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Poems About Travel

Table of Contents

  1. Travel by Robert Louis Stevenson
  2. The Ship is Ready by Hannah Flagg Gould
  3. Two Worlds by Emily Dickinson
  4. The Wayside Inn by Henry Wadsworth Longfellow
  5. The Tide Rises, The Tide Falls by Henry Wadsworth Longfellow
  6. Quest by Winifred Webb
  7. Homeward, Ho! by Ada A. Mosher
  8. Autumn Fields by Elizabeth Madox Roberts

A rolling stone gathers no moss.

– Ancient Proverb
  1. Travel

    by Robert Louis Stevenson

    I should like to rise and go
    Where the golden apples grow;—
    Where below another sky
    Parrot islands anchored lie,
    And, watched by cockatoos and goats,
    Lonely Crusoes building boats;—
    Where in sunshine reaching out
    Eastern cities, miles about,
    Are with mosque and minaret
    Among sandy gardens set,
    And the rich goods from near and far
    Hang for sale in the bazaar;—
    Where the Great Wall round China goes,
    And on one side the desert blows,
    And with bell and voice and drum,
    Cities on the other hum;—
    Where are forests, hot as fire,
    Wide as England, tall as a spire,
    Full of apes and cocoa-nuts
    And the negro hunters' huts;—
    Where the knotty crocodile
    Lies and blinks in the Nile,
    And the red flamingo flies
    Hunting fish before his eyes;—
    Where in jungles, near and far,
    Man-devouring tigers are,
    Lying close and giving ear
    Lest the hunt be drawing near,

    Or a comer-by be seen
    Swinging in a palanquin;—
    Where among the desert sands
    Some deserted city stands,
    All its children, sweep and prince,
    Grown to manhood ages since,
    Not a foot in street or house,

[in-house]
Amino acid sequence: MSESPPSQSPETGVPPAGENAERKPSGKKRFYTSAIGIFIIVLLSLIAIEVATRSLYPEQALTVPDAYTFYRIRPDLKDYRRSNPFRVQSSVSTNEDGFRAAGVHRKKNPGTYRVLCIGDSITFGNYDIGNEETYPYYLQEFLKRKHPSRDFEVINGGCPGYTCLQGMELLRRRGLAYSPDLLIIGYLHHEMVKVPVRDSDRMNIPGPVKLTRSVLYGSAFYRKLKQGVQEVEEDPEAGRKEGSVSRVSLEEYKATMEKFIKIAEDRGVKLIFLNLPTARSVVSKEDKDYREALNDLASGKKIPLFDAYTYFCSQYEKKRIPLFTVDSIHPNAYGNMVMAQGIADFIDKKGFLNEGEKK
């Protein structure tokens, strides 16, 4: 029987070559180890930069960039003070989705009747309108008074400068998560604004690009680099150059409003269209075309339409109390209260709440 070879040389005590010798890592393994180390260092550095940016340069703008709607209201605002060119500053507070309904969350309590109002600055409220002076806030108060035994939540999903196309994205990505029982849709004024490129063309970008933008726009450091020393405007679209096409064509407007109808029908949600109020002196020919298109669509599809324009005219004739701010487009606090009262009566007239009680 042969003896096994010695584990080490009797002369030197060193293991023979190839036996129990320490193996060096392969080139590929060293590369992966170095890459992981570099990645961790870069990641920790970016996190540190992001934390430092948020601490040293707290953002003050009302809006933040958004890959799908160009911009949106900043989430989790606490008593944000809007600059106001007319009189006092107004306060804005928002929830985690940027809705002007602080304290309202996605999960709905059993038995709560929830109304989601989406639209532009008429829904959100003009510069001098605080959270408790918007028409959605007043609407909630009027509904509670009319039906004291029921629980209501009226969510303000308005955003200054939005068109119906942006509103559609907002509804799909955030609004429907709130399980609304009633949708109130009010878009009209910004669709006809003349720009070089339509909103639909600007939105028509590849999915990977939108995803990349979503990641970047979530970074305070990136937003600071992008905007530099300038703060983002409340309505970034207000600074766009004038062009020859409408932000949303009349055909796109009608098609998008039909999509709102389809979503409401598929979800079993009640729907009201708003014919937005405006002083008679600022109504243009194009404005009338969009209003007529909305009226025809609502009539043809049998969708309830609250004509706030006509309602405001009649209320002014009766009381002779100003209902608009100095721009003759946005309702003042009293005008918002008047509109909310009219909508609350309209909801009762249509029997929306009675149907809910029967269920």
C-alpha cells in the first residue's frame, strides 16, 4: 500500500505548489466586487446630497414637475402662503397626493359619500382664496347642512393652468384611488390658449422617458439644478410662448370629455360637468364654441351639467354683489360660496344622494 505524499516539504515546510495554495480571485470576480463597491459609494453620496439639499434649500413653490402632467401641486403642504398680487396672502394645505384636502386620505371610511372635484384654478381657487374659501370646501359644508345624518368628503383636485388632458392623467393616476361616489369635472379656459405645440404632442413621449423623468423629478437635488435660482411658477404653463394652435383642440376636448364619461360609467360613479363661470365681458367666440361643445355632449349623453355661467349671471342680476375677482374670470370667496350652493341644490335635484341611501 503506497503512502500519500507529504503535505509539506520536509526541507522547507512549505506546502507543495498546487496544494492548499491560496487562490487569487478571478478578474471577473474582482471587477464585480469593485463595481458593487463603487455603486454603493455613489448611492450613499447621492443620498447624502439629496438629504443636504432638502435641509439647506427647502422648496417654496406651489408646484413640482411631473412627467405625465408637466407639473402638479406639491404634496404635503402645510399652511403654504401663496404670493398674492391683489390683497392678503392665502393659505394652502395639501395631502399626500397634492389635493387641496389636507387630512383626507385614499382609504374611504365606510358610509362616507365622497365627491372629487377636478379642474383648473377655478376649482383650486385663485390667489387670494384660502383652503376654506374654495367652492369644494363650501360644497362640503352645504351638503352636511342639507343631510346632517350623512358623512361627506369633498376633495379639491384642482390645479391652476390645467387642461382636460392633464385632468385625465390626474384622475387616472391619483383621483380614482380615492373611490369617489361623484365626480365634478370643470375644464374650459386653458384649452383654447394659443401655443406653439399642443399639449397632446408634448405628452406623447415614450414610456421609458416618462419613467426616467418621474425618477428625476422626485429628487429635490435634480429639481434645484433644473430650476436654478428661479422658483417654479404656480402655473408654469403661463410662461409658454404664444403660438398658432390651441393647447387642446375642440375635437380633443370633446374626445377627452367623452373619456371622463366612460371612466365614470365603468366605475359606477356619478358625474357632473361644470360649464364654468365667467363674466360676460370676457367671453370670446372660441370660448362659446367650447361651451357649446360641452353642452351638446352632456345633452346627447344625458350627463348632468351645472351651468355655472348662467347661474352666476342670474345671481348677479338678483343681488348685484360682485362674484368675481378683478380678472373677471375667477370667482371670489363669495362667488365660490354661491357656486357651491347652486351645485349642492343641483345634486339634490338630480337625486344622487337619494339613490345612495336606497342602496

Not a stir of child or mouse,
    And when kindly falls the night,
    In all the town no spark of light.
    There I'll come when I'm a man
    With a camel caravan;
    Light a fire in the gloom
    Of some dusty dining-room;
    See the pictures on the walls,
    Heroes, fights, and festivals;
    And in a corner find the toys
    Of the old Egyptian boys.

  2. The Ship is Ready

    by Hannah Flagg Gould

    Fare thee well! the ship is ready,
    And the breeze is fresh and steady.
    Hands are fast the anchor weighing;
    High in the air the streamer's playing.
    Spread the sails—the waves are swelling
    Proudly round thy buoyant dwelling,
    Fare thee well! and when at sea,
    Think of those, who sigh for thee.

    When from land and home receding,
    And from hearts, that ache to bleeding,
    Think of those behind, who love thee,
    While the sun is bright above thee!
    Then, as down to ocean glancing,
    With the waves his rays are dancing,
    Think how long the night will be
    To the eyes, that weep for thee.

    When the lonely night-watch keeping,
    All below thee still and sleeping—
    As the needle points the quarter
    O'er the wide and trackless water,
    Let thy vigils ever find thee
    Mindful of the friends behind thee!
    Let thy bosom's magnet be
    Turned to those, who wake for thee!

    When, with slow and gentle motion,
    Heaves the bosom of the ocean—
    While in peace thy bark is riding,
    And the silver moon is gliding
    O'er the sky with tranquil splendor,
    Where the shining hosts attend her;
    Let the brightest visions be
    Country, home and friends, to thee!

    When the tempest hovers o'er thee,
    Danger, wreck and death before thee,
    While the sword of fire is gleaming,
    Wild the winds, the torrent streaming,
    Then, a pious suppliant bending,
    Let thy thoughts to heaven ascending
    Reach the mercy-seat, to be
    Met by prayers that rise for thee!

  3. Two Worlds

    by Emily Dickinson

    It makes no difference abroad,
    The seasons fit the same,
    The mornings blossom into noons,
    And split their pods of flame.

    Wild-flowers kindle in the woods,
    The brooks brag all the day;
    No blackbird bates his jargoning
    For passing Calvary.

    Auto-da-fe and judgment
    Are nothing to the bee;
    His separation from his rose
    To him seems misery.

  4. The Wayside Inn

    by Henry Wadsworth Longfellow

    From "Prelude"

    One Autumn night, in Sudbury town,
    Across the meadows bare and brown,
    The windows of the wayside inn
    Gleamed red with fire-light through the leaves